so what can we do? how can we let go of these heavy loads that follow us around and make us cringe when we look back on them? well, i try to remember two things: one, that i was making the best decision with the information that i had at that time. that information includes my emotions, which (although they may have changed now) were very real at the time i was dealing with whatever the situation was. remembering how you felt at the time (if you were hurt, surprised, angry, disappointed, annoyed) can help you to understand why you reacted in they way you did, and if you remind yourself that your feelings were valid at the time (even if you may not feel that way anymore), it can make it easier to accept the outcome and move on. of course, if you do feel differently now, instead of wishing you could have done things differently you could evaluate what you can do about the situation moving forward, so that you can start heading towards an outcome that you would be happier with. two, i remember that we are not hard-wired into thinking the way that we do. as a student of science, i often remind myself when i am having unpleasant thoughts that the brain is made up of neurological pathways which are built and made stronger through repeated use. if something is constantly reminding you of a past incident that you regret, or if you are repeatedly revisiting something in the past and cringing about it, those pathways will become strengthened in your mind and you will activate them more frequently. but... if you consciously steer your thoughts in another direction when you notice you're starting to have these unpleasant thoughts (whether they are backwards thoughts of regret, or forward ones or worry) then eventually the pathways that you are making an effort not to use will get smaller and weaker, and your thoughts will travel along them less often.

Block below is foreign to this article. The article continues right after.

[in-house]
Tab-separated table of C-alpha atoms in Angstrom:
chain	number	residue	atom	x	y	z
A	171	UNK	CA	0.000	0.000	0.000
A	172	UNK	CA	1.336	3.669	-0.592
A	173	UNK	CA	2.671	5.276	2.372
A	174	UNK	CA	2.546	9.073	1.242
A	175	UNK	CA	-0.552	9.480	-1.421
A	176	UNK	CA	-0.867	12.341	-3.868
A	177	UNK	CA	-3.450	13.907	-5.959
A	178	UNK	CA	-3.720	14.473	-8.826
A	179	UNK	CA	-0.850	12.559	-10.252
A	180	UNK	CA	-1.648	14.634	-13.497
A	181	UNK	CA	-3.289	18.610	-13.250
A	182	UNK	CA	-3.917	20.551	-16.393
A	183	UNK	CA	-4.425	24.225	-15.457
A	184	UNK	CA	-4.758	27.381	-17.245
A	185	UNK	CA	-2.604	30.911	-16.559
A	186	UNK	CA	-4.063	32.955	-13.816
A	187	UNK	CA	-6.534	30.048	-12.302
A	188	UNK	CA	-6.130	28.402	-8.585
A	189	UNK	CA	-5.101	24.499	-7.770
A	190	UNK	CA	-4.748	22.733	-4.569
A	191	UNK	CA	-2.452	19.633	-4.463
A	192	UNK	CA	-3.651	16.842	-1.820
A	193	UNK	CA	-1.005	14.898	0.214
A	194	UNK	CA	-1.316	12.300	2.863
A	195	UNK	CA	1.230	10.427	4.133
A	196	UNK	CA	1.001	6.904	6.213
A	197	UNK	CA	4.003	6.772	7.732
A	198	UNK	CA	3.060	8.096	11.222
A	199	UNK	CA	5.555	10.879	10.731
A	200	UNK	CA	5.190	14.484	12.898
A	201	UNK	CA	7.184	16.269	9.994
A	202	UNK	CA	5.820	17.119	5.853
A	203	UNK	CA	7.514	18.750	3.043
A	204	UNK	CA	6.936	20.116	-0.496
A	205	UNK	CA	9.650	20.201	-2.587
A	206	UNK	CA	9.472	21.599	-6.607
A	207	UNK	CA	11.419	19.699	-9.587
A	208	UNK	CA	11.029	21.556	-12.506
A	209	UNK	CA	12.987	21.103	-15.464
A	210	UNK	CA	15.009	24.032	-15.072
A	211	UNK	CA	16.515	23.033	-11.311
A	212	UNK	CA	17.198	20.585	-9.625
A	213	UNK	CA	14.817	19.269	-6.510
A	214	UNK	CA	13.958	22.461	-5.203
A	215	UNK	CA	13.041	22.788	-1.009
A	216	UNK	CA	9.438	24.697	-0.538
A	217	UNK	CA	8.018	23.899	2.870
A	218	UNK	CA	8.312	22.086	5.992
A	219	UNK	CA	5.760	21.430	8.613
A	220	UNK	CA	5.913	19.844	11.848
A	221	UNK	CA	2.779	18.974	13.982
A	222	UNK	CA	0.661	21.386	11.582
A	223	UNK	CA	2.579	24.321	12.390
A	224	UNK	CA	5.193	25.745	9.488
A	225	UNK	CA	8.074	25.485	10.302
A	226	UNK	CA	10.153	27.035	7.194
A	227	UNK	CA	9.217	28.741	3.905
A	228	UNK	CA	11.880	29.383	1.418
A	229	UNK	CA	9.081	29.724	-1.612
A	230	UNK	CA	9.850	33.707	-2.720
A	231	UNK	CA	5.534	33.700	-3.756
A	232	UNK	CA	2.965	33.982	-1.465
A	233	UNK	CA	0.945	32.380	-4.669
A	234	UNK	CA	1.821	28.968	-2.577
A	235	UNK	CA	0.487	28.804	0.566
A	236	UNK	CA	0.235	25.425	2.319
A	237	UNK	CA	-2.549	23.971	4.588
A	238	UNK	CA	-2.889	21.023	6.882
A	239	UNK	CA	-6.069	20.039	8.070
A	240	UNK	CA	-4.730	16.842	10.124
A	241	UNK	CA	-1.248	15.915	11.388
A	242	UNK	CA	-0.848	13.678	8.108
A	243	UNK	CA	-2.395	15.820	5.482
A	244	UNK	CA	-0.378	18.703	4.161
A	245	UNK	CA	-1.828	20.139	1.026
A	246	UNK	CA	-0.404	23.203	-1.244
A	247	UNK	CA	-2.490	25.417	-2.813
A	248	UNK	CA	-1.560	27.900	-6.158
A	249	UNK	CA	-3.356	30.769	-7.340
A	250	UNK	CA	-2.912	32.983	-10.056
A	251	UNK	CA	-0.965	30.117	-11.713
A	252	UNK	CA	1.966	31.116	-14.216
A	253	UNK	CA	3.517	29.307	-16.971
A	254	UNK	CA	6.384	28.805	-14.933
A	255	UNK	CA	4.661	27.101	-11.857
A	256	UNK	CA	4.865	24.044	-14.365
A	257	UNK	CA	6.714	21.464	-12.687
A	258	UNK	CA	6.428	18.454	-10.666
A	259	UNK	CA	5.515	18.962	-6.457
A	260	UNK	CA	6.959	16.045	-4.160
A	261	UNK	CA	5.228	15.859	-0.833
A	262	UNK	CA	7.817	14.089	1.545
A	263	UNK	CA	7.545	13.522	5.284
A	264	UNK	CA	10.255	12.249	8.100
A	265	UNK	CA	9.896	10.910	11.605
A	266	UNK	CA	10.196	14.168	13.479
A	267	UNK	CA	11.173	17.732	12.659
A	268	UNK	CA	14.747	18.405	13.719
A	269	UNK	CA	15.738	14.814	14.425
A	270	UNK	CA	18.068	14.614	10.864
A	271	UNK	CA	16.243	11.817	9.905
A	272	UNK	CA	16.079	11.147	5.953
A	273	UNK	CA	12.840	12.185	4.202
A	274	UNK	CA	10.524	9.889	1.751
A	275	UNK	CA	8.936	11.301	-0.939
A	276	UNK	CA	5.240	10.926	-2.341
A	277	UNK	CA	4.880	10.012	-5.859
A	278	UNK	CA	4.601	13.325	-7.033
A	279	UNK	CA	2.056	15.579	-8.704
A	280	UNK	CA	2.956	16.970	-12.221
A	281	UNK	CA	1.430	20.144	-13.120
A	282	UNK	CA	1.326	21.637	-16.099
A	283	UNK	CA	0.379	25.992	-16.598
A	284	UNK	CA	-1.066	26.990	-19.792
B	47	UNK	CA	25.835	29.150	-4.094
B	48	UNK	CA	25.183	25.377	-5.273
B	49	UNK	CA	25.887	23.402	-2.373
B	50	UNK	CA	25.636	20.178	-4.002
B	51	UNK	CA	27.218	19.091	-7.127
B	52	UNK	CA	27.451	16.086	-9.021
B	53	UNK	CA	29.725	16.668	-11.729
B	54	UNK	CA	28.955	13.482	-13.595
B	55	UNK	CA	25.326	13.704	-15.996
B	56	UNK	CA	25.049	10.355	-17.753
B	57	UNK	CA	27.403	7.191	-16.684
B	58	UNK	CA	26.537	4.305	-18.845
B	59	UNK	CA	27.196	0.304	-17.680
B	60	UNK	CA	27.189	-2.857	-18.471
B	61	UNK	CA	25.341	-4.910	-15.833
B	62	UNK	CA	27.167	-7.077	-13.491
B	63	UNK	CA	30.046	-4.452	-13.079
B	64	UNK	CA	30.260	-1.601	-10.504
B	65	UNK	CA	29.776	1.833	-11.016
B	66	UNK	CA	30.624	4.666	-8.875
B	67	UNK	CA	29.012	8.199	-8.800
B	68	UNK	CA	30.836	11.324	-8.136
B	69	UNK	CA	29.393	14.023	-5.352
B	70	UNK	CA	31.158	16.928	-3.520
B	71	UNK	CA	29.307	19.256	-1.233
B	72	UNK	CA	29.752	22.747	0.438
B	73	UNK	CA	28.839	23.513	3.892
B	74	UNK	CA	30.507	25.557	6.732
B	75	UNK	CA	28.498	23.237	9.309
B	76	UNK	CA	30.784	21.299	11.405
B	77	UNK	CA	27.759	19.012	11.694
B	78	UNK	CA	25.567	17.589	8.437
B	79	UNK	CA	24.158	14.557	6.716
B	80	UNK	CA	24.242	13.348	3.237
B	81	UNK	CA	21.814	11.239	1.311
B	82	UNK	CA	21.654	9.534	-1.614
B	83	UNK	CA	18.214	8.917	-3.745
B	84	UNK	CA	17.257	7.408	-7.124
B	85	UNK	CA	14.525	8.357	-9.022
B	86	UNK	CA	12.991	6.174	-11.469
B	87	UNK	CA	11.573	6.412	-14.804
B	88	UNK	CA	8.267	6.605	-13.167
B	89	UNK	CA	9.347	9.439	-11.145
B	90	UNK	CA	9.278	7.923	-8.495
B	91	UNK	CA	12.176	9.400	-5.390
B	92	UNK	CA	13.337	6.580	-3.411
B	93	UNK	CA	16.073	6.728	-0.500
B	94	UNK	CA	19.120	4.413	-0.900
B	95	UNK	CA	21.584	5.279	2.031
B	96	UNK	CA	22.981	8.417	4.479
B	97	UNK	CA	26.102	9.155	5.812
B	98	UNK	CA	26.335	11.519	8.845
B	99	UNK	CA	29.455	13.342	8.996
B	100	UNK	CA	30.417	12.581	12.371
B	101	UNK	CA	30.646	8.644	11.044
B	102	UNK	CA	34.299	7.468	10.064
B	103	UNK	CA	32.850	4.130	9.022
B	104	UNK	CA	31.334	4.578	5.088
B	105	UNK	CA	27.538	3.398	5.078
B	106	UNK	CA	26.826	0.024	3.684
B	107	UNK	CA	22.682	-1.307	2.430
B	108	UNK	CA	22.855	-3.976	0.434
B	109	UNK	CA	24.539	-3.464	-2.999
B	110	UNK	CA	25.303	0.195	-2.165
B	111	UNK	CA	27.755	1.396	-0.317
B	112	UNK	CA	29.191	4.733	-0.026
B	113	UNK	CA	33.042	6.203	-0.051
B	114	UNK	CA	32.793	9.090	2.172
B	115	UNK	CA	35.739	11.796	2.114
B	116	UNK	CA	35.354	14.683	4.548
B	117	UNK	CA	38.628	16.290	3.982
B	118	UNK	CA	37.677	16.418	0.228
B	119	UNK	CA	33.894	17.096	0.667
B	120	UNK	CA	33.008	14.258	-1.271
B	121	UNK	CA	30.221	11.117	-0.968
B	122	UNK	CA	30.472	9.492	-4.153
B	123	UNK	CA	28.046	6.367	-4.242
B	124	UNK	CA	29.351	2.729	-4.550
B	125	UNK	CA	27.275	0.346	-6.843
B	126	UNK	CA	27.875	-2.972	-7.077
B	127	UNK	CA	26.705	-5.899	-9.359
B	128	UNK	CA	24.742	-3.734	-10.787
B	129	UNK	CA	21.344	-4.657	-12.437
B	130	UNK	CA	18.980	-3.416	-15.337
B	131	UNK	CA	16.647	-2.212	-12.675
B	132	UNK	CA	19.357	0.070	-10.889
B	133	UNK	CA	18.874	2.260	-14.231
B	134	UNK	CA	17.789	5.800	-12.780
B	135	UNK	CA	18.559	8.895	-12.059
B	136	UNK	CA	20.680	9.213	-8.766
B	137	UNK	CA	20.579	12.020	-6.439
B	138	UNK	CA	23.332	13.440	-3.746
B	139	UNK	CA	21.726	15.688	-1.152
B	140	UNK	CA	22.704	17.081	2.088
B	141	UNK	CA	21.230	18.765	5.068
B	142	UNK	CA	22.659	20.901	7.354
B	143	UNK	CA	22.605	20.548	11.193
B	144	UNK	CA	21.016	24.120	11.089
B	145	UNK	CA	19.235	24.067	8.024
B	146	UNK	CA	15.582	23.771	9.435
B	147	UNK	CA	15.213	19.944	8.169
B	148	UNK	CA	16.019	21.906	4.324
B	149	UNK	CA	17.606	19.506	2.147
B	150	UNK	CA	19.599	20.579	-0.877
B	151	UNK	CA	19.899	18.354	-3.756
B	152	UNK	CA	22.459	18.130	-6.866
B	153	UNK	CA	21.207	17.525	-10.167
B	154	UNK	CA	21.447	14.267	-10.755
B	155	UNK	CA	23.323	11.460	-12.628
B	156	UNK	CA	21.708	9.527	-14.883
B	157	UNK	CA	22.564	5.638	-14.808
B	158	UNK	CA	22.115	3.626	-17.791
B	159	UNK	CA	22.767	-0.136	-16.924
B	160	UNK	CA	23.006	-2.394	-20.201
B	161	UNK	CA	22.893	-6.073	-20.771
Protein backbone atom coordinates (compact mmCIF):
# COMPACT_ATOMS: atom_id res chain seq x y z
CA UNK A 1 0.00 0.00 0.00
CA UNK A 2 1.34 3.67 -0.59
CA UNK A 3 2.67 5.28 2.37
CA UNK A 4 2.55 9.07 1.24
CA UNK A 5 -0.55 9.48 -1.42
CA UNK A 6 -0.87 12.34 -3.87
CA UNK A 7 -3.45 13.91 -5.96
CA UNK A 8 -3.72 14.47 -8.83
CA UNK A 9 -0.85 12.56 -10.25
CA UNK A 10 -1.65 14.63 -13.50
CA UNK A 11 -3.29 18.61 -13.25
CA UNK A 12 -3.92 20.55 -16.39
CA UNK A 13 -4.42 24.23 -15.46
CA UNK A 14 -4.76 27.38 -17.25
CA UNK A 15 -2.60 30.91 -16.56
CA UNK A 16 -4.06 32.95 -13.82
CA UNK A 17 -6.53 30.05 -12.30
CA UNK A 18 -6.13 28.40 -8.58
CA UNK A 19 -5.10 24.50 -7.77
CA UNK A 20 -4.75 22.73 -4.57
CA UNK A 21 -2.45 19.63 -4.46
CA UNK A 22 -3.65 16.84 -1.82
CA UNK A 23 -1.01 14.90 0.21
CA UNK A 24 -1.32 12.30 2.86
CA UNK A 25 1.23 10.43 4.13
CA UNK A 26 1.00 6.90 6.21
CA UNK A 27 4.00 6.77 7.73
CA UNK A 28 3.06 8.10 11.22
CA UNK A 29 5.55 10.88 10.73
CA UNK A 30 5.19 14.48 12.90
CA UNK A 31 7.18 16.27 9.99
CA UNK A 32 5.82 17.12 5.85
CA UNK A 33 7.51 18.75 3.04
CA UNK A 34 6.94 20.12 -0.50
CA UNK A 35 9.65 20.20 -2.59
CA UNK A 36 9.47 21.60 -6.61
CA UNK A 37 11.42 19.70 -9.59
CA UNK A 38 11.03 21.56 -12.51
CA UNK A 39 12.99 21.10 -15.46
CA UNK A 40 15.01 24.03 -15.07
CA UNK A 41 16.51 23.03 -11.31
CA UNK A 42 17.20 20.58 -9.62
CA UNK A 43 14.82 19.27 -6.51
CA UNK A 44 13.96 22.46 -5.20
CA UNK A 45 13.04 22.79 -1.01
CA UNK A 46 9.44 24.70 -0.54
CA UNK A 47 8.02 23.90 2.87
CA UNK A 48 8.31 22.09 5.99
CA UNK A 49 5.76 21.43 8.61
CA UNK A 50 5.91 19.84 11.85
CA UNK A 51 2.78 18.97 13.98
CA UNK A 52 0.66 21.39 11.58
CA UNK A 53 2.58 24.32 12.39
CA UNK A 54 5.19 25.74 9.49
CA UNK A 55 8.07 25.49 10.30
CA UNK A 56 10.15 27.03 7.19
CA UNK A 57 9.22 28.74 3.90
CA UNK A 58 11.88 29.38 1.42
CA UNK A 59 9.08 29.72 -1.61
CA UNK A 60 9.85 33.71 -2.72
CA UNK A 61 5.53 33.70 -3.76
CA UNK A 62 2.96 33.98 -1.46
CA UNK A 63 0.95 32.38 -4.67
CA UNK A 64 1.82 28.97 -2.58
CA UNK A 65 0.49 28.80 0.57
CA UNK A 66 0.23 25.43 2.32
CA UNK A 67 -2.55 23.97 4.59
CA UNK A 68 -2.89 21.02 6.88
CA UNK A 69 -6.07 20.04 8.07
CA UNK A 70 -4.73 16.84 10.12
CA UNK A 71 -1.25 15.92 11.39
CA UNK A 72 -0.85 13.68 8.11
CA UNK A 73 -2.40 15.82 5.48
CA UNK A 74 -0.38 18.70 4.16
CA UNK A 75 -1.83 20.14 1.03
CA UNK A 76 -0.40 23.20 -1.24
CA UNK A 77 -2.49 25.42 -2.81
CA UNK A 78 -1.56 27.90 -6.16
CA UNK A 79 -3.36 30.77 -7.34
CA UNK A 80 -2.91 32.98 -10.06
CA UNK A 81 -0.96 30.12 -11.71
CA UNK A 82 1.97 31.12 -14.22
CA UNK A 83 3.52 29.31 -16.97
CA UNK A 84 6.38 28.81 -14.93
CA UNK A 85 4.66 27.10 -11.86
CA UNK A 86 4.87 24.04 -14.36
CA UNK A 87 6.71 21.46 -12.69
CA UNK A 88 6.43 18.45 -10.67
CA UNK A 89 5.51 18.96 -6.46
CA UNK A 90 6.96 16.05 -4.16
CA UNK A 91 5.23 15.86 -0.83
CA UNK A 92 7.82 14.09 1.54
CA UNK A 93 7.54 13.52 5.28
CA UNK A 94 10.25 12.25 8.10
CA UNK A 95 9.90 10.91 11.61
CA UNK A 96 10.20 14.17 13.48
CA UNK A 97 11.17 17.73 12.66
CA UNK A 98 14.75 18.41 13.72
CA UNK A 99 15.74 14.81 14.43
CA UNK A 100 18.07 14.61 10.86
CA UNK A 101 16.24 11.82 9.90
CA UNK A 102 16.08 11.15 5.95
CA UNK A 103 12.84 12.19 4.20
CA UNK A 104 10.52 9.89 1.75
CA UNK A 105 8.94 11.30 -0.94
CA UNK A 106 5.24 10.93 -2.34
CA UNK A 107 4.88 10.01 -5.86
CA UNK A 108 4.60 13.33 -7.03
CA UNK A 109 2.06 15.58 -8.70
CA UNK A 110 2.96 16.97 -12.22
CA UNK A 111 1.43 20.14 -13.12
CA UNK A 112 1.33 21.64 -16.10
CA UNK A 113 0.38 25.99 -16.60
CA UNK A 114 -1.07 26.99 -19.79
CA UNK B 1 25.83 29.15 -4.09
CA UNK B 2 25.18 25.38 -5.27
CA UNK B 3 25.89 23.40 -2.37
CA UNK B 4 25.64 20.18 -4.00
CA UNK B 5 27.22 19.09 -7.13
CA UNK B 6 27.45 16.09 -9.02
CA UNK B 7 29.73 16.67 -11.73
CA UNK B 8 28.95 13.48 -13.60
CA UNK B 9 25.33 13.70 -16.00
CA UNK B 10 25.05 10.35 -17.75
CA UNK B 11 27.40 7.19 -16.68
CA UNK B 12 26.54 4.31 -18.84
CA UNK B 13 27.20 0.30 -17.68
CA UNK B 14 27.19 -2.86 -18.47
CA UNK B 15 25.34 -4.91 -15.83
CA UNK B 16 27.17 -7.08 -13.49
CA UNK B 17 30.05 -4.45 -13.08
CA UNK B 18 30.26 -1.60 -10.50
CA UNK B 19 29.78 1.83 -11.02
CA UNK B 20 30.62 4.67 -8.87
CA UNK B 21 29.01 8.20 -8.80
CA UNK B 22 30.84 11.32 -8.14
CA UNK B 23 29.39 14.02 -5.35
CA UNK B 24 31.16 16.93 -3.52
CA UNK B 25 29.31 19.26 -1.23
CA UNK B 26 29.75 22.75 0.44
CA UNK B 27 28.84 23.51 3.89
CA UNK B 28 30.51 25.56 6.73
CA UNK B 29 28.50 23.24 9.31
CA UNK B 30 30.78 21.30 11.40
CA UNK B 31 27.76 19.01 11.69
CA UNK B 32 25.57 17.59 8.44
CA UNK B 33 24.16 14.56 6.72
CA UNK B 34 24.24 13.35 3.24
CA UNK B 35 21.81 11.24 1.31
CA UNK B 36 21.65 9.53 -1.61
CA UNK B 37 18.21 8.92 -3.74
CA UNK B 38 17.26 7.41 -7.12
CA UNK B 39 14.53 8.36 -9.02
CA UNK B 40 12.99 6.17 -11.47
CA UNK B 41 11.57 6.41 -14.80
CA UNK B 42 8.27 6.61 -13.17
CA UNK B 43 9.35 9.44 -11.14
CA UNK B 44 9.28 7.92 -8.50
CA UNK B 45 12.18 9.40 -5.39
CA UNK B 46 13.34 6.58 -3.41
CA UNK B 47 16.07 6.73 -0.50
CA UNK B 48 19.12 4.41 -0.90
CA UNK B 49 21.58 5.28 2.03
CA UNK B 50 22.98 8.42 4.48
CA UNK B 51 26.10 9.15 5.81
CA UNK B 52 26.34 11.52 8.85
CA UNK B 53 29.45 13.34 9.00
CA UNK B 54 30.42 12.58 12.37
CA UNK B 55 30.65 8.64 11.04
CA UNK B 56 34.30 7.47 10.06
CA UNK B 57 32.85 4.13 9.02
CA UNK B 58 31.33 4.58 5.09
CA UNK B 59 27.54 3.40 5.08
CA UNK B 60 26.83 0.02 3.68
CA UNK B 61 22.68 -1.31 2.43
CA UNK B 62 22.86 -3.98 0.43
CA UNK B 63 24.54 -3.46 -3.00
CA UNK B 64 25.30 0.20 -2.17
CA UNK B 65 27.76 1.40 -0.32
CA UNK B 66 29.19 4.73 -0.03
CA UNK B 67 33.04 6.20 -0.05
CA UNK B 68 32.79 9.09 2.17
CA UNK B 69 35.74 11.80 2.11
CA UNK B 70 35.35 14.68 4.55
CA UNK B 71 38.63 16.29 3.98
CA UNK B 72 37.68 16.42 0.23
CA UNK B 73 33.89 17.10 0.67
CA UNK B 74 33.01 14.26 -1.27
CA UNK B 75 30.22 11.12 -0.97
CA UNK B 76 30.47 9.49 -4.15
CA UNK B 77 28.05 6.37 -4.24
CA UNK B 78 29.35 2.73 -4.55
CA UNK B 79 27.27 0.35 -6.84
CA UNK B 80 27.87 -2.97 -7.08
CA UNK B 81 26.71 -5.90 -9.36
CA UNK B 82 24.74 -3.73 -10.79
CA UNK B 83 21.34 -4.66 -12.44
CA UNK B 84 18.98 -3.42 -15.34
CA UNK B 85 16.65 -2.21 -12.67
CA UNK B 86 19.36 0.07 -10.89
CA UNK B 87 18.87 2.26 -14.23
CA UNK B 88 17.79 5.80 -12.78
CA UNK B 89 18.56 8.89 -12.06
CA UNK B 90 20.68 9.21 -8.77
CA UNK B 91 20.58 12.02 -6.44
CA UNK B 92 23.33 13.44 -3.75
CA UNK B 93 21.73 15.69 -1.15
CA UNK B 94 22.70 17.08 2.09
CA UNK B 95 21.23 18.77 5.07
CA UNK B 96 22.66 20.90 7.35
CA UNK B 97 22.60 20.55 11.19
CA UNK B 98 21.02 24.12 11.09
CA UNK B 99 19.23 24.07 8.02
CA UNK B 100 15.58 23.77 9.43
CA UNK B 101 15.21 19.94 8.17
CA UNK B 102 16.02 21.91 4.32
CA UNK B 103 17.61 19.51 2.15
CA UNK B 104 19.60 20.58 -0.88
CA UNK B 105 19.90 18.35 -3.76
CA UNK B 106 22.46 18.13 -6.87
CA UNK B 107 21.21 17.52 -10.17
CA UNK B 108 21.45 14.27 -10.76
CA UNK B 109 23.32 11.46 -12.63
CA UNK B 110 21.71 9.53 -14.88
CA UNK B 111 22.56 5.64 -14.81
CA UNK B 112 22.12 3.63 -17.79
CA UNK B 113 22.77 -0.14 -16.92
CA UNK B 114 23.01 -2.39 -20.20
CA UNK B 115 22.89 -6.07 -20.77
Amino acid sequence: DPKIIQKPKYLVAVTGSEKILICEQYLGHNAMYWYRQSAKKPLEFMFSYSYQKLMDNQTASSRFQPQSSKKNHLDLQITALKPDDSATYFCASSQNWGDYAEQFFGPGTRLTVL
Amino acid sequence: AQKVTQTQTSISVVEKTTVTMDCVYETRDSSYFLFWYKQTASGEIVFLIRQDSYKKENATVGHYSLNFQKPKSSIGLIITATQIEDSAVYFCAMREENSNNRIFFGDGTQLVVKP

so, the next time you realize you're deep in thought, replaying an unpleasant memory and wishing things had happened differently, or fretting about what could possibly happen in the future, take a deep breath and refocus your thoughts. tell yourself that you have no longer have any control over what happened before, and the only way you can control what will happen in the future is by doing what you can to live the life you want to live right now, in this moment. if necessary, distract yourself with another task or activity to take your mind off your unpleasant thoughts. learn from your mistakes, and let them go. then, instead of regretting that you had to gain it in the first place, be grateful for that new knowledge and use it in this moment to create a better future for yourself.